Coming soon from eFitzgerald... available in print and in eformat

Hello and welcome to our book's blog. How David Met Sarah is the story of a young man with Down Syndrome who falls in love with a young woman with autism. What makes How David Met Sarah different from any of my previous work is that I wrote the book for my youngest brother. He is 36 and has Down Syndrome.
I wrote How David Met Sarah with two goals in mind: to give my brother a story he could read and enjoy on his own, as well as one that had a hero with which he could identify. Like the main character in the story, my brother lives at home with his parents, works in a mail room and has even been in love.
I didn't intend to publish the story at first. My brother loved the initial chapters, and that was enough to encourage me to complete it. But one day I needed a sample manuscript to use at a writing workshop. The only work in progress I had to share was this one. I used the opening chapters in the workshop, and the response was so positive, I was encouraged to share the story with everyone.
How David Met Sarah is a story that is not only accessible to those with developmental disabilities, but also offers insight into what it's like to live with such a disability. My brother and I hope everyone enjoys it. Thanks for stopping by....Annie Kelleher (and David Kelly)

How David Met Sarah - Excerpt

Chapter One

Every morning, David drinks his first cup of coffee with his parents.  When he sits down at the table, Mother always checks to make sure he’s shaved under his chin.  Most mornings, she tells him his throat is “smooth as a baby’s butt.”  This embarrasses David, but he puts up with it, because he loves his mother. 
Today is St. Patrick’s Day.  David is wearing the bright green shirt Mother laid out for him last night.  His father says, “You look nice, big guy,” as David sits down.  He pats David’s shoulder before he goes outside to get the newspaper.
While David drinks his coffee, he watches his parents shuffle from the toaster to the refrigerator to the table.  Sometimes they bump into each other.  Then they kiss and whisper “ ’Scuse me”  softly.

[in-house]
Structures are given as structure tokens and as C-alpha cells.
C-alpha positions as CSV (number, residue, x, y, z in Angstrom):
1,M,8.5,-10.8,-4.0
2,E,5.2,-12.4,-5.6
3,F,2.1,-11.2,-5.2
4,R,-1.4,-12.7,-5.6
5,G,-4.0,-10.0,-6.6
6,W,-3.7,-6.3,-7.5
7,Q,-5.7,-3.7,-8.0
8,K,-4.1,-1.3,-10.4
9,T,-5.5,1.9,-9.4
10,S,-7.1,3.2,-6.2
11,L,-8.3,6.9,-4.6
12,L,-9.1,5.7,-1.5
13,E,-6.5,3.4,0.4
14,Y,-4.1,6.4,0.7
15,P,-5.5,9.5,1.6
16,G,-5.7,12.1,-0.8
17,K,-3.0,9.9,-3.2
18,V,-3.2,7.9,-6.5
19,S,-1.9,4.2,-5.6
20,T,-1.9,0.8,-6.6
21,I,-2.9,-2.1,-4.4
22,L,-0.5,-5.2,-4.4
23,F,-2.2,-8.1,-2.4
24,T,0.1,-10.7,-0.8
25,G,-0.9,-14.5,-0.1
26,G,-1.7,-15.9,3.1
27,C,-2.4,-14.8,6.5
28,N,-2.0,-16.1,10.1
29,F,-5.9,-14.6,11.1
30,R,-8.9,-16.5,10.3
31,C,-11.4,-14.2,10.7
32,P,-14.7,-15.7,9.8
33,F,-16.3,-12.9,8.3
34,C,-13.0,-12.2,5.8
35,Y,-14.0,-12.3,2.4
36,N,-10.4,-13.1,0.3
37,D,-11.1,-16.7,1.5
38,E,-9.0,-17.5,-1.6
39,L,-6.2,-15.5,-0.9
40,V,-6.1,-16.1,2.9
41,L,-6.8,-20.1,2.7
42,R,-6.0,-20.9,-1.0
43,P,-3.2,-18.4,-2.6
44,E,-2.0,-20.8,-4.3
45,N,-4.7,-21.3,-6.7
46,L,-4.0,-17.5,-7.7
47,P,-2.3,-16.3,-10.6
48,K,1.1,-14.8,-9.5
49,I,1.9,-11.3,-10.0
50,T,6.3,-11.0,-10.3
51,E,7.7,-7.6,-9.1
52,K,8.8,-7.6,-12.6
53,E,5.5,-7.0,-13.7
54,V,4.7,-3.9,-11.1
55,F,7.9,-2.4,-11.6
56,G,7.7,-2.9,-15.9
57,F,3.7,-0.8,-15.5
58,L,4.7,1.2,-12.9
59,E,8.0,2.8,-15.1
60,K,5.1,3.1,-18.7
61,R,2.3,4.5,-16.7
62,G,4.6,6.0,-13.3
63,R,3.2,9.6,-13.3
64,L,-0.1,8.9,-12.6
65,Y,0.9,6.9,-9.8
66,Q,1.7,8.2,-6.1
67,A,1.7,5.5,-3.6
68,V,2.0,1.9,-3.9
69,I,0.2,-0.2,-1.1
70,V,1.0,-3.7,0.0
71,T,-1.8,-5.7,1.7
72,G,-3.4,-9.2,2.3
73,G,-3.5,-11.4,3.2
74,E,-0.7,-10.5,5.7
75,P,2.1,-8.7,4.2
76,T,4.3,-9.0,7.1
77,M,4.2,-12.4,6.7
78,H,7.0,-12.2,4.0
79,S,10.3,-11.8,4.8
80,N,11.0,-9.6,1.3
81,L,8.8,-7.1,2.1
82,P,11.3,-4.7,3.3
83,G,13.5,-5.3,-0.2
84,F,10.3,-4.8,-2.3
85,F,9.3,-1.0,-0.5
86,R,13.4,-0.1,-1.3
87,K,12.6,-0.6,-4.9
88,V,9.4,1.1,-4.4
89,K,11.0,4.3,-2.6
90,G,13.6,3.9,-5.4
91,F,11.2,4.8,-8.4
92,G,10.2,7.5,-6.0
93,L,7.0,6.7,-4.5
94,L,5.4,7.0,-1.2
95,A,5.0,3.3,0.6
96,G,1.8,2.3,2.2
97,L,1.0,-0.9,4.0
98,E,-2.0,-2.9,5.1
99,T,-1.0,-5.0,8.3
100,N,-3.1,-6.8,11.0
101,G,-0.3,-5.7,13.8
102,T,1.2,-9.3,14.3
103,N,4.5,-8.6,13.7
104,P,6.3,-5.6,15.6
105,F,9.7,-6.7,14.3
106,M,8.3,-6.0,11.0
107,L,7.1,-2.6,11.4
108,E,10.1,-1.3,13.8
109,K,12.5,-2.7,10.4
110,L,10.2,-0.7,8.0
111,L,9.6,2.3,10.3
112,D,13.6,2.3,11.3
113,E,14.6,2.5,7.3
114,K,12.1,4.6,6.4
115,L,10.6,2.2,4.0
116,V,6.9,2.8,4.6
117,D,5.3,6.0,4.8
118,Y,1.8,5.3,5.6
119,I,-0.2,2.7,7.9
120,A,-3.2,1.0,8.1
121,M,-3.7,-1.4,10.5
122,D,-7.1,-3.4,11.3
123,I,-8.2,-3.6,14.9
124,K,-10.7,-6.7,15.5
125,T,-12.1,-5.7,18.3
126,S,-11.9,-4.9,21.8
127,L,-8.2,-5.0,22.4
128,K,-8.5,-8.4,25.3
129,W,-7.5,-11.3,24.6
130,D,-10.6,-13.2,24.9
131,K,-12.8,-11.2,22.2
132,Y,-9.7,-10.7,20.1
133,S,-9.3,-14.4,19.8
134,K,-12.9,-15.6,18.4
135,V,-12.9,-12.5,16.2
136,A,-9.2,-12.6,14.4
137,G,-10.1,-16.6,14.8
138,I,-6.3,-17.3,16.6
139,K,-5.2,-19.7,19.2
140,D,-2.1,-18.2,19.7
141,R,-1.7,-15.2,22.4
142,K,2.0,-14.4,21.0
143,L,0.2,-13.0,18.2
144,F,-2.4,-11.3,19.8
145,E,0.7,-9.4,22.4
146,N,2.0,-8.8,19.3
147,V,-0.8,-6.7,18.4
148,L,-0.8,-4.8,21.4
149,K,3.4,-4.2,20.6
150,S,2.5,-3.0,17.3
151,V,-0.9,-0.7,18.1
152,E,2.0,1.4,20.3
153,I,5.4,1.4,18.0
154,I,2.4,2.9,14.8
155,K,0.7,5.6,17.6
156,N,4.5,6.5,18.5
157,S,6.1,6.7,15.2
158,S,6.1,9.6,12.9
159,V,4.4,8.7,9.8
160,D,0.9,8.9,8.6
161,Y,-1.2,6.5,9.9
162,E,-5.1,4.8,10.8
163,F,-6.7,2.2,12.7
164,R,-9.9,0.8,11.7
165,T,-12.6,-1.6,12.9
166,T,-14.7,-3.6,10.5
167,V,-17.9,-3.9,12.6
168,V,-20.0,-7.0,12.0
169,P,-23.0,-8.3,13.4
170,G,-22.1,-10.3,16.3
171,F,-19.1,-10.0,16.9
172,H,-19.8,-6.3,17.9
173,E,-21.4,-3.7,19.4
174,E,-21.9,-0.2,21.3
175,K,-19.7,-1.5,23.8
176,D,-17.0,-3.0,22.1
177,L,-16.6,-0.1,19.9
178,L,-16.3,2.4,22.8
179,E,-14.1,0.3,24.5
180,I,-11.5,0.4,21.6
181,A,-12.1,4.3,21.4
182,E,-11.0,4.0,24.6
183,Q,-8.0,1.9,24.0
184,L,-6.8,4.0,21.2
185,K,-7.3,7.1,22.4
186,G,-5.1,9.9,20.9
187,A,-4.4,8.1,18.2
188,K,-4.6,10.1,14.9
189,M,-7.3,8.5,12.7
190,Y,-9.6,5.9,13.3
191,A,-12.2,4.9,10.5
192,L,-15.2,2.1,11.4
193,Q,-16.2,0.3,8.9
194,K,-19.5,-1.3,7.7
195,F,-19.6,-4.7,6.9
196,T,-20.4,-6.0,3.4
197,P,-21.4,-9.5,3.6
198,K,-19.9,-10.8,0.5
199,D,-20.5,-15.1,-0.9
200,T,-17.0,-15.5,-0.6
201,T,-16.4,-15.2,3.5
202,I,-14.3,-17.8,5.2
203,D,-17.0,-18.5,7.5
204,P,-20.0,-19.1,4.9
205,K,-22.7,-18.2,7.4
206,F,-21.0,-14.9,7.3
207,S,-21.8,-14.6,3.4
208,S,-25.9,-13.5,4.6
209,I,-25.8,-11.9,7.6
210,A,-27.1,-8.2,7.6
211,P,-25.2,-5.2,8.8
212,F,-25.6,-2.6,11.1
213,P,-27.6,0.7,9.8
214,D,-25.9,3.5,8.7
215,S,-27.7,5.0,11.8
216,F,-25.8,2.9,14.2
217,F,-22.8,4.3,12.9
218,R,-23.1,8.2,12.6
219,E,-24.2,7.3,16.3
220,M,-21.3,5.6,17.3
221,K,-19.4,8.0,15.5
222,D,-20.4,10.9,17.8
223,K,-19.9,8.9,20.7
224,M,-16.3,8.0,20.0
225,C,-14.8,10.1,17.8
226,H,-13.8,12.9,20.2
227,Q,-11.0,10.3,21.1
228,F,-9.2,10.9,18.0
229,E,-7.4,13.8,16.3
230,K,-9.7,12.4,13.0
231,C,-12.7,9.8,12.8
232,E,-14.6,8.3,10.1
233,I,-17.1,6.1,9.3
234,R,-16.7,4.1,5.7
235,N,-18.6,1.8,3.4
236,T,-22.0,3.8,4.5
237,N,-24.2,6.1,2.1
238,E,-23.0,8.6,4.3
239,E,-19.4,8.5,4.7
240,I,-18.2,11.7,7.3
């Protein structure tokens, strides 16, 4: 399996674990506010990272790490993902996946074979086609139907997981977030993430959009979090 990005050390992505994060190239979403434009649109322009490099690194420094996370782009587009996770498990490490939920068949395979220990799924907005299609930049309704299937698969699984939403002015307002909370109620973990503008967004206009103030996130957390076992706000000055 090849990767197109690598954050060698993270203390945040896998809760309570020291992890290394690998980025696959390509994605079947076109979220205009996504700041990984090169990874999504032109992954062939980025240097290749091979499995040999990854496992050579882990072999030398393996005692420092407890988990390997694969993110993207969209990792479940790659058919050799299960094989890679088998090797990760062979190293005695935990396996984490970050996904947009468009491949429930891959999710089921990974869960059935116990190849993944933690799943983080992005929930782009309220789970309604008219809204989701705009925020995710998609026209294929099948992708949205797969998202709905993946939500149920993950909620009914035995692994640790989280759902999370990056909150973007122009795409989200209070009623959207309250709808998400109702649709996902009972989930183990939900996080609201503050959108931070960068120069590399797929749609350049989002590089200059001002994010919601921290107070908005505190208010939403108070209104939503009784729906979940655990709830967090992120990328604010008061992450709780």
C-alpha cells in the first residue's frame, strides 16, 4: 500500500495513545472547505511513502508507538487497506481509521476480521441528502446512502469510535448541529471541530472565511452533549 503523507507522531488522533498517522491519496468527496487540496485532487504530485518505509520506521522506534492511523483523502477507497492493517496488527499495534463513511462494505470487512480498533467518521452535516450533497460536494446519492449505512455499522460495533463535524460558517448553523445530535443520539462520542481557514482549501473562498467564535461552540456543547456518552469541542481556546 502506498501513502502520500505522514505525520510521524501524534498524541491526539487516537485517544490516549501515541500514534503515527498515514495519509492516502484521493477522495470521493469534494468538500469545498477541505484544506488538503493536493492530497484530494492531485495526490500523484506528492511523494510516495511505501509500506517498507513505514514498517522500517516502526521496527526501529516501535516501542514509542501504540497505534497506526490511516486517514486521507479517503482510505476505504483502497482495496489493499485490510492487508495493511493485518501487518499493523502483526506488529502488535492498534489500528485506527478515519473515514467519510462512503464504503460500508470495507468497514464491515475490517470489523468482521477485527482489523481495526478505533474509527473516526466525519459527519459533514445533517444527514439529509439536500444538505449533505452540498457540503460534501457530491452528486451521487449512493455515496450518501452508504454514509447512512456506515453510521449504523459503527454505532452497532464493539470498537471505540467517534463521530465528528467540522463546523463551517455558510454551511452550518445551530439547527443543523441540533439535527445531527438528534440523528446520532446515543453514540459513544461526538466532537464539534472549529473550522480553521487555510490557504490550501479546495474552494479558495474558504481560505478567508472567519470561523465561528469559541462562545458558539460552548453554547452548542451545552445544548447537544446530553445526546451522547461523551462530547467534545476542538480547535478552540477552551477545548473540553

By the time they finally sit down, David is finished.  He kisses his mother on the cheek and his father on the top of his head.  He says “I love you, Pop.  I love you, Mother.”   
While he’s putting on his jacket, Mother asks if he has his ID and his wallet. 
As usual, David answers, “Of course I do!”
As usual, Pop says, “You be careful, big guy.” 
As usual, his mother says “Good-bye, honey.  Have a good day.” 
Then David walks to Jean and Bob’s luncheonette on the corner. 
Jean and Bob are David’s friends.  Every morning Bob makes David an egg sandwich.  Every morning, Jean brings David his sandwich on a blue plate. 
David eats his breakfast before his bus comes.   He sits in the corner booth next to the window with the best view of the street.  David likes to watch the people getting on and off the bus or walking up and down the street while he eats his breakfast.     
This morning, Jean slides the plate in front of him.  The egg is crisp around the edges, just the way he likes it.  She sits down across from him, and smiles while he cuts the sandwich in half.  “How’re you doing, sweetie-pie?”  
David likes Jean.  She has a kind face.  Her blue eyes twinkle behind her glasses.  He remembers that her feet have been hurting.  “Did you buy your new shoes yet?” 
“Next pay-day….good Lord willing and the creek don’t rise.  You have a good memory, David.”  Behind the counter, Bob rings a bell and shouts, “Order up!”  She stands up and tugs her apron into place.  “You enjoy, hon.”
David watches her walk away.  David works in the mail room of a large company downtown.  Some days his feet hurt, too.  The company takes up many floors and David delivers mail to all of them.